# Probability Sampling

Sampling techniques can be divided into two categories: probability and non-probability. In probability sampling, each population member has a known, non-zero chance of participating in the study. Randomization or chance is the core of probability sampling technique. Probability sampling methods use some form of random selection. Therefore, application of this method offers the highest chance of creating a sample that is truly representative of the population.

In non-probability sampling, on the other hand, sample group members are selected non-randomly; therefore, in non-probability sampling only certain members of the population has a chance to participate in the study.

The table below illustrates the main differences between probability and non-probability sampling methods.

 Probability sampling Non-probability sampling Randomly selected samples Subjective judgement of researchers are used to select samples Equal chance for each member of population to get selected Not everyone has equal chance to get selected Used to reduce a sampling bias Researcher is not overly concerned with sampling bias Effective to collect data from diverse population Useful in specific environment with sampling group members sharing similar characteristics Useful in obtaining accurate representation of population Does not help in representing the population accurately Finding correct audience is difficult Finding correct audience is simple

Probability sampling comprises the following sampling techniques:

### Application of Probability Sampling: an Example

Let’s suppose, your dissertation topic is ‘A study into employee motivation of ABC Company and the ways of increasing it’. You chose survey primary data collection method to achieve research objectives.

Sampling process comprises the following four stages:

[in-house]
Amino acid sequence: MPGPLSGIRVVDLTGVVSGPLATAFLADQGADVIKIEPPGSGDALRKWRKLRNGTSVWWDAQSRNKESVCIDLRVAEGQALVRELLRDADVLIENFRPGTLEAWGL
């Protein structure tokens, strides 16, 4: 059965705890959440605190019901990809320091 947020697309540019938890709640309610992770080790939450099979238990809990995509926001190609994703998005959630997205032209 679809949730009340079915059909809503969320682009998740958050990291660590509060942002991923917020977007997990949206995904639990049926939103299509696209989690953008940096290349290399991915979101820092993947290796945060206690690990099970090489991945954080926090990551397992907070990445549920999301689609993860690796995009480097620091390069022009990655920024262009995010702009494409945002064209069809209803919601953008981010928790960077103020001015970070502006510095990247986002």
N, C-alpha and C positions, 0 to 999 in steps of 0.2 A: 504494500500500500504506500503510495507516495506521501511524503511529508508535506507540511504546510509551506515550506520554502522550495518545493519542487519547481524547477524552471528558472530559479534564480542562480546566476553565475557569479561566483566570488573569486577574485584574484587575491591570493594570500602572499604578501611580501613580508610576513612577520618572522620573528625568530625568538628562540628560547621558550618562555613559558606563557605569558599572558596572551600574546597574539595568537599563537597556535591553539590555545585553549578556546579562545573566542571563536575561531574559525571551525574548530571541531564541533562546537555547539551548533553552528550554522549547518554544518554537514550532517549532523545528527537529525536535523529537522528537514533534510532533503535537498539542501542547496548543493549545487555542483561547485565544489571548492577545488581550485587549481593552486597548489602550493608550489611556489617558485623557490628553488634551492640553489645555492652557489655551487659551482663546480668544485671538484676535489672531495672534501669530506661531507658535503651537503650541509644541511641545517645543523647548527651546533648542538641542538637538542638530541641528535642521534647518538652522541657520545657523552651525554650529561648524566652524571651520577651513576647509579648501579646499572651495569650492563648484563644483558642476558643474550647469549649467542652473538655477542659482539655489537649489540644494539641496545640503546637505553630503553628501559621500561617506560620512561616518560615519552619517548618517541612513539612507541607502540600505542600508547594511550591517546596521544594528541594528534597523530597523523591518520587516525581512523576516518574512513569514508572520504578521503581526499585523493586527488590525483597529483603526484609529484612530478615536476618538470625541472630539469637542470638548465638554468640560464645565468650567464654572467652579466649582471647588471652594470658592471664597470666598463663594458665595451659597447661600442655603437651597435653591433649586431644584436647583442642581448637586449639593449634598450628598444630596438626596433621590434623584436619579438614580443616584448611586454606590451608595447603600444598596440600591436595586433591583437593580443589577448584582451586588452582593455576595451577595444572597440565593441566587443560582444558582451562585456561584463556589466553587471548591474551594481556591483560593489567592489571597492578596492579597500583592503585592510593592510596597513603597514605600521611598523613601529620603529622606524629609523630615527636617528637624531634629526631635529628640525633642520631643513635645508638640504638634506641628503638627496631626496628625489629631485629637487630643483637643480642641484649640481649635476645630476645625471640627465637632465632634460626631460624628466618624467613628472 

1. Identifying an appropriate sampling frame based on your research question(s) and objectives. ABC Company has 400 employees and accordingly, your sampling frame would be 400.

2. Determining a suitable sample size. You may decide that the sample size of 60 employees should be sufficient for the purposes of this research.

3. Choosing the most appropriate sampling technique and selecting the samples. In this case, simple random sampling, the most basic form of probability sampling technique can be applied through using a table of randomly generated numbers.  Websites such asGenerate Data, Graph Pad,Mockaroo and many others can be used to do this task easily and quickly.

Now, all you have to do is to choose a starting point in the table (a row and column number) and look at the random numbers that appear there. In this case, since the data run into three digits, the random numbers would need to contain three digits as well. You need to ignore all the random numbers after 400, since your target population has only 400 members. Also, choose a specific number only once and if a number recurs, simply skip it and move to the next number. In this way, the first 60 different numbers between 001 and 400 that represent 60 employees of ABC Company constitute your sample group.

4. Checking if the sample is representative of the population.

• The absence of systematic error and sampling bias
• Higher level of reliability of research findings
• Increased accuracy of sampling error estimation
• The possibility to make inferences about the population. Effective to collect choose samples from broad population base
• Cost-effectiveness
• Simple and straightforward in application

• Higher complexity compared to non-probability sampling
• More time-consuming
• Usually more expensive than non-probability sampling

My e-book, The Ultimate Guide to Writing a Dissertation in Business Studies: a step by step approach contains a detailed, yet simple explanation of sampling methods. The e-book explains all stages of the research process starting from the selection of the research area to writing personal reflection. Important elements of dissertations such as research philosophy, research approach, research design, methods of data collection and data analysis are explained in this e-book in simple words.

John Dudovskiy []